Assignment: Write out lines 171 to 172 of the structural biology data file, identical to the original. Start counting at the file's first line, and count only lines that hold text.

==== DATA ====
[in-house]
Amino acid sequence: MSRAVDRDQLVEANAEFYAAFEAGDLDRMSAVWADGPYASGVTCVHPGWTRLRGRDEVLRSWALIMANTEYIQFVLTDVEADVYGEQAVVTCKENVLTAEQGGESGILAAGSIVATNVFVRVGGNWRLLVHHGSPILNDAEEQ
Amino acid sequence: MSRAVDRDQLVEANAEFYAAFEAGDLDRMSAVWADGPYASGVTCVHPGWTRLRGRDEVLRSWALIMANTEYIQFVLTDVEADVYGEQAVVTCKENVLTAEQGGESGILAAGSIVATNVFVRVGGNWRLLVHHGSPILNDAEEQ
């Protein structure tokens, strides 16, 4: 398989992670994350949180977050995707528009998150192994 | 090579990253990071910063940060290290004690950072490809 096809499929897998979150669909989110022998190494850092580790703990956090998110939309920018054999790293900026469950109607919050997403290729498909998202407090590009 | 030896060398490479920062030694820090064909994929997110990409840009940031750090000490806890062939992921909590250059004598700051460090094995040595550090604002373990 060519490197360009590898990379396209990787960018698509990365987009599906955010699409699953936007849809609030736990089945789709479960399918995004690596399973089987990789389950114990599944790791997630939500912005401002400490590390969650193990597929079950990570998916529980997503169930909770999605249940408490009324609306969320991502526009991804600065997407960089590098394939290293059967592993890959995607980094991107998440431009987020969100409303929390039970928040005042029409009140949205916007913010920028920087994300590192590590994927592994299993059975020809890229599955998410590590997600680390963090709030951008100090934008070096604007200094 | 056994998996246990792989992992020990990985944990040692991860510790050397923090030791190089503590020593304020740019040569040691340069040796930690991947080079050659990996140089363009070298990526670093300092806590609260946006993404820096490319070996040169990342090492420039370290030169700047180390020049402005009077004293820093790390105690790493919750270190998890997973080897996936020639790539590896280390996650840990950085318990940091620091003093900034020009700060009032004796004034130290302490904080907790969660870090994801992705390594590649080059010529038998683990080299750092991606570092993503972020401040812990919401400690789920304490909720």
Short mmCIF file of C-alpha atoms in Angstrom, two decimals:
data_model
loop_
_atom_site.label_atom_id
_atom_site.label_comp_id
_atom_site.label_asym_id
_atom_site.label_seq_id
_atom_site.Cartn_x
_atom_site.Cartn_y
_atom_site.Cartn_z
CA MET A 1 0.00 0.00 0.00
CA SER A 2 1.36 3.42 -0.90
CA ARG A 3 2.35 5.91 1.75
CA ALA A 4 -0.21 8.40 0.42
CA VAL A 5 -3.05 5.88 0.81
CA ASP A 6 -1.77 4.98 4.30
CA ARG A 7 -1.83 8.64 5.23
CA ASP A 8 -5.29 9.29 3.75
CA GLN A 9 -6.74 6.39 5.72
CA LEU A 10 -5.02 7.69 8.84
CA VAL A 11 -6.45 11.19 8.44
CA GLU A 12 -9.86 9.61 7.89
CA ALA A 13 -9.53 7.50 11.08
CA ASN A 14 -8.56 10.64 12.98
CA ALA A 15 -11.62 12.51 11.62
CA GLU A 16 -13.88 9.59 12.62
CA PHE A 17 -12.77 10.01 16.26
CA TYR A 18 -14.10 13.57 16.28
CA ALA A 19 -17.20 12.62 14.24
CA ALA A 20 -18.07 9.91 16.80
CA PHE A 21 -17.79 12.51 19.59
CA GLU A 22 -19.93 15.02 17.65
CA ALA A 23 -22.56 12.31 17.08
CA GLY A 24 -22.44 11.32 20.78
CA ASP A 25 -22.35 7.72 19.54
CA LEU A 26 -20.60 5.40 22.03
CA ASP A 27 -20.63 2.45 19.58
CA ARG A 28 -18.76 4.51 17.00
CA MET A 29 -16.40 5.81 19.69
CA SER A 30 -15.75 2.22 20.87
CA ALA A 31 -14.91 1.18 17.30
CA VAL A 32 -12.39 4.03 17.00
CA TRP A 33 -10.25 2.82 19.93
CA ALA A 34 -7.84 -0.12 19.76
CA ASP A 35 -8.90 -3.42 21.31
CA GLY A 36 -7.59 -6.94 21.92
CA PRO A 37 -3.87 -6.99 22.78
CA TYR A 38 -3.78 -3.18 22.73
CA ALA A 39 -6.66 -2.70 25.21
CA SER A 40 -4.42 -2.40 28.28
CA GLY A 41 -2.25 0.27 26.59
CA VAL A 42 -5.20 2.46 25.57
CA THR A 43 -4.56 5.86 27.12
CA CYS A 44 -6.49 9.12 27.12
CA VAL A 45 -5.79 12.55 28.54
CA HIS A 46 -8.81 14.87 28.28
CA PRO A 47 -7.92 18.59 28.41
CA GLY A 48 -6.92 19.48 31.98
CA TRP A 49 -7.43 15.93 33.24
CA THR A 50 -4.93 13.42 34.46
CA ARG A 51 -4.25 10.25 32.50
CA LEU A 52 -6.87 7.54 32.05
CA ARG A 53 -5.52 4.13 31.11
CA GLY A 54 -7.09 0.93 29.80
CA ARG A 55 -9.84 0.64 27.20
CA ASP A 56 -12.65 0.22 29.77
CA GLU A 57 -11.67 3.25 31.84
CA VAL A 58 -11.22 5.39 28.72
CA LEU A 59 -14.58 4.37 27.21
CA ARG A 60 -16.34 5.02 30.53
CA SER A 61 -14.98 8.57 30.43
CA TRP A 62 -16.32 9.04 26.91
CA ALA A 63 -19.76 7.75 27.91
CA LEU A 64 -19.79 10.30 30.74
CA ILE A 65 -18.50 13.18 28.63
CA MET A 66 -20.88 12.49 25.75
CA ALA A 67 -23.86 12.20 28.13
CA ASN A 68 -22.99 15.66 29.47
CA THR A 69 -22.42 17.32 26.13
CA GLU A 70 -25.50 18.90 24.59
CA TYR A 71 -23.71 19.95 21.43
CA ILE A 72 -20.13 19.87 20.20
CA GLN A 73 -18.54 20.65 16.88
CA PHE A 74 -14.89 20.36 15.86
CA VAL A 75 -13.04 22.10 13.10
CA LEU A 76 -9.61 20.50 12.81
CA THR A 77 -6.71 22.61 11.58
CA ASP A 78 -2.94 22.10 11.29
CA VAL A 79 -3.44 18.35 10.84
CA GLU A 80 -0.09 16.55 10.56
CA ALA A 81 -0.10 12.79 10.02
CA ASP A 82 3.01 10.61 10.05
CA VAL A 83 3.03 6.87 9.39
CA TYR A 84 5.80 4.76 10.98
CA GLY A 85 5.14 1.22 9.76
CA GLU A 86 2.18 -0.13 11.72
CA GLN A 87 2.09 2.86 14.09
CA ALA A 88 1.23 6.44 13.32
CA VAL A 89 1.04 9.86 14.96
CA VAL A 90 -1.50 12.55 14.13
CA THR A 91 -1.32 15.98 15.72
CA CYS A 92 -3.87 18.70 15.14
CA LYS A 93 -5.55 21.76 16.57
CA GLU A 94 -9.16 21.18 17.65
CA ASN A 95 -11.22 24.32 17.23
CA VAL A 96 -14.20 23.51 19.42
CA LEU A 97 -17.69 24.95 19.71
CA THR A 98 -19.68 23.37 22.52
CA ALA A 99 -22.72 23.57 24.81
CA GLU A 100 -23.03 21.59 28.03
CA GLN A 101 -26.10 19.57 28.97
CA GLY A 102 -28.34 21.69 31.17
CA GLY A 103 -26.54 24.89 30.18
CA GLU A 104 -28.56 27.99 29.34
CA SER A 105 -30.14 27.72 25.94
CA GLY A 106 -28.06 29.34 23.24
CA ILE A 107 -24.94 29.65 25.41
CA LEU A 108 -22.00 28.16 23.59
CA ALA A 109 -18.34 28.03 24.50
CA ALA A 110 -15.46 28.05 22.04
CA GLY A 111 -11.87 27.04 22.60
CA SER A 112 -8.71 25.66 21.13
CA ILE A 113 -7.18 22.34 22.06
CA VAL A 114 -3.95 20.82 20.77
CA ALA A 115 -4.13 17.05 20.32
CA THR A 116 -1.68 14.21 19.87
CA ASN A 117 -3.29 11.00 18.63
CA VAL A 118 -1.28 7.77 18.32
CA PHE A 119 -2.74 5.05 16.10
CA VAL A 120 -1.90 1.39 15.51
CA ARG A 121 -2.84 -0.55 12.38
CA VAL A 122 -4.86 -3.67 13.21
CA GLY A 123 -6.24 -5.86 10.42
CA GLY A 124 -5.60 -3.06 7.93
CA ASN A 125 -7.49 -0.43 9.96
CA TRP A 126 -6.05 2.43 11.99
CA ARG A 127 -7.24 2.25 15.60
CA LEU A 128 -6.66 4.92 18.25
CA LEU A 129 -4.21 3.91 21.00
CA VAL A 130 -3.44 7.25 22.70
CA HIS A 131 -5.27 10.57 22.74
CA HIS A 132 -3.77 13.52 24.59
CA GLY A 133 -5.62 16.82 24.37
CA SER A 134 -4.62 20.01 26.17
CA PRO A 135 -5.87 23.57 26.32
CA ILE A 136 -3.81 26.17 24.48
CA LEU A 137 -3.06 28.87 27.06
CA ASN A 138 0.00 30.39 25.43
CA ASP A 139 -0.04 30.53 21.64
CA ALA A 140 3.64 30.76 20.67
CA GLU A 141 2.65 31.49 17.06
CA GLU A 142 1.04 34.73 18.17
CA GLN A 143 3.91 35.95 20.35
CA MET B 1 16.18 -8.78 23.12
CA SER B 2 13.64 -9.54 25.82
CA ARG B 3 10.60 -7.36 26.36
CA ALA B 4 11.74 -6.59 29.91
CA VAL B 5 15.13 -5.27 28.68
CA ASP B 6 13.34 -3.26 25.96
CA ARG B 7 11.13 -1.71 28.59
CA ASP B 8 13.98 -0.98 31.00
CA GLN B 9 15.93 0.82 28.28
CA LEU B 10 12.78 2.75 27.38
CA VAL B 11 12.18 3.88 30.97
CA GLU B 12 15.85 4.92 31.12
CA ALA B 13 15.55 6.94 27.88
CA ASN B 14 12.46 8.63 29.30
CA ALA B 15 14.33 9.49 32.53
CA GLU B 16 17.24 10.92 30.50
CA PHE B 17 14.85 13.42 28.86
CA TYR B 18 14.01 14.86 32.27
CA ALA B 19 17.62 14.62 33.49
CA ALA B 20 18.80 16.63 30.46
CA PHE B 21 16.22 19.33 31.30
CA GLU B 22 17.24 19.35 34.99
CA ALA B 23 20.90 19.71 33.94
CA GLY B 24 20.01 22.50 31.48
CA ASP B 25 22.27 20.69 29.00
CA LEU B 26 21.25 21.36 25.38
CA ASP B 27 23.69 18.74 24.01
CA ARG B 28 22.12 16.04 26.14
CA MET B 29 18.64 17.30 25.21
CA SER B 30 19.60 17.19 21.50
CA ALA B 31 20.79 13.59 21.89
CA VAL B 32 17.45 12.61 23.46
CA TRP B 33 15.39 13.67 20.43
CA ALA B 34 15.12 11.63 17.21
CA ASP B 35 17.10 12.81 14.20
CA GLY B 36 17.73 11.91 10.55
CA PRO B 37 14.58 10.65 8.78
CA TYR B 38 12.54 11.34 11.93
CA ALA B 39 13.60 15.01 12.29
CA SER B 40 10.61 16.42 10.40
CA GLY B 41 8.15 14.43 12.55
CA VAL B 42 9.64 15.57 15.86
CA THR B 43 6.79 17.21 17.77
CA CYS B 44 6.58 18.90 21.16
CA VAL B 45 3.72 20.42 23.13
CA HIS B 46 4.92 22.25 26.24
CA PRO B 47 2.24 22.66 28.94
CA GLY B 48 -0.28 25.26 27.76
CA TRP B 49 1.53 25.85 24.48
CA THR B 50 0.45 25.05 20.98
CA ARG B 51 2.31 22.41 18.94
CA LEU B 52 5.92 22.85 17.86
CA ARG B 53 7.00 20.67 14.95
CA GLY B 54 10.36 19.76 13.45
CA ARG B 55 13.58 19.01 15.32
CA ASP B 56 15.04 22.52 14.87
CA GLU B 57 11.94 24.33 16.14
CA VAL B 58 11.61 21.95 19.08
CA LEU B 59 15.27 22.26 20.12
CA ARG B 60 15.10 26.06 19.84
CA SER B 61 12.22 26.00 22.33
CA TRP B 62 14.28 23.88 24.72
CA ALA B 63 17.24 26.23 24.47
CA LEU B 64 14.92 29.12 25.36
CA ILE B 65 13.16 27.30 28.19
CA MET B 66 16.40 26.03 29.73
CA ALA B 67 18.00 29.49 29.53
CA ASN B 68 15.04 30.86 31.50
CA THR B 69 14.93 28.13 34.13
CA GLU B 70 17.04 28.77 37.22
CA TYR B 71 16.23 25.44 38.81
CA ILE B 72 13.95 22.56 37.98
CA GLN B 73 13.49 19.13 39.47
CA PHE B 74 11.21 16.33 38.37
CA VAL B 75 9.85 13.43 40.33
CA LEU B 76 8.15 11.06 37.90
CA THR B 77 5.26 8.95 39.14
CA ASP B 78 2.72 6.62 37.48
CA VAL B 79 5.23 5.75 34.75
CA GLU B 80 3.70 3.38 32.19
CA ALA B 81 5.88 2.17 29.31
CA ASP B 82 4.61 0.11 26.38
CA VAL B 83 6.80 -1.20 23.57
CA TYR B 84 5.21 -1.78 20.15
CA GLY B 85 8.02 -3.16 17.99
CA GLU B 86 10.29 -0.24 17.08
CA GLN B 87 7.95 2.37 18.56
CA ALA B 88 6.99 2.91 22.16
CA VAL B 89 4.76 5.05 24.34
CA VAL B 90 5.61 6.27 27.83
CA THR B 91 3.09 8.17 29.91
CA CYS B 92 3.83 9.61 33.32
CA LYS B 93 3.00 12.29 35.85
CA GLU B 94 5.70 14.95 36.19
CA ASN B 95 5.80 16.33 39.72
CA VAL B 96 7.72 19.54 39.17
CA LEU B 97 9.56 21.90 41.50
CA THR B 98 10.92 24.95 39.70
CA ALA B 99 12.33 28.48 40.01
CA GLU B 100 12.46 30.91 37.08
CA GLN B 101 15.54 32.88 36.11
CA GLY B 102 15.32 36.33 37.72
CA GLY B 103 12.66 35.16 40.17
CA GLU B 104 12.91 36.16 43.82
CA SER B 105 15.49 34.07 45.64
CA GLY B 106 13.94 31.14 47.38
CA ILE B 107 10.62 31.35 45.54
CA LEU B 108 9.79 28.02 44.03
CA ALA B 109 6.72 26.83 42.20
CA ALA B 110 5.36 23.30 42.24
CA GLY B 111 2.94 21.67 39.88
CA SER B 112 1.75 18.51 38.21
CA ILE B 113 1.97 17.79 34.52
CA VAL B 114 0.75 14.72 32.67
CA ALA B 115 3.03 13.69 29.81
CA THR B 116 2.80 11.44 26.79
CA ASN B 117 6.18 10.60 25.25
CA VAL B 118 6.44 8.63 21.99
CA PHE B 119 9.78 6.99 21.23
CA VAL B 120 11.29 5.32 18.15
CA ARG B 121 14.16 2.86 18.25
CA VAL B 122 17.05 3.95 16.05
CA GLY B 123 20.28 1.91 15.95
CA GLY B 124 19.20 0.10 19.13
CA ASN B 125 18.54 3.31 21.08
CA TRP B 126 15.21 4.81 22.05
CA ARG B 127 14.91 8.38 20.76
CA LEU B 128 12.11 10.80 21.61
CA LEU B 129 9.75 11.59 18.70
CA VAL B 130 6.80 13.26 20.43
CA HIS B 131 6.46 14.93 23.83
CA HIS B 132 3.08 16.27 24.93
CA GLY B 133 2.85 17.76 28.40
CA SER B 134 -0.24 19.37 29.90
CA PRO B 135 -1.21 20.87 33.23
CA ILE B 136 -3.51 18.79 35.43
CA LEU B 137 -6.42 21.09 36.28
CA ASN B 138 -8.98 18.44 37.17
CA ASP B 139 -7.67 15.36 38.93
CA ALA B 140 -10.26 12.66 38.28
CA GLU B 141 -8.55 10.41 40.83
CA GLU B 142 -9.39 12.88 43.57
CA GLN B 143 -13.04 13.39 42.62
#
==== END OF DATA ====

CA ASN B 14 12.46 8.63 29.30
CA ALA B 15 14.33 9.49 32.53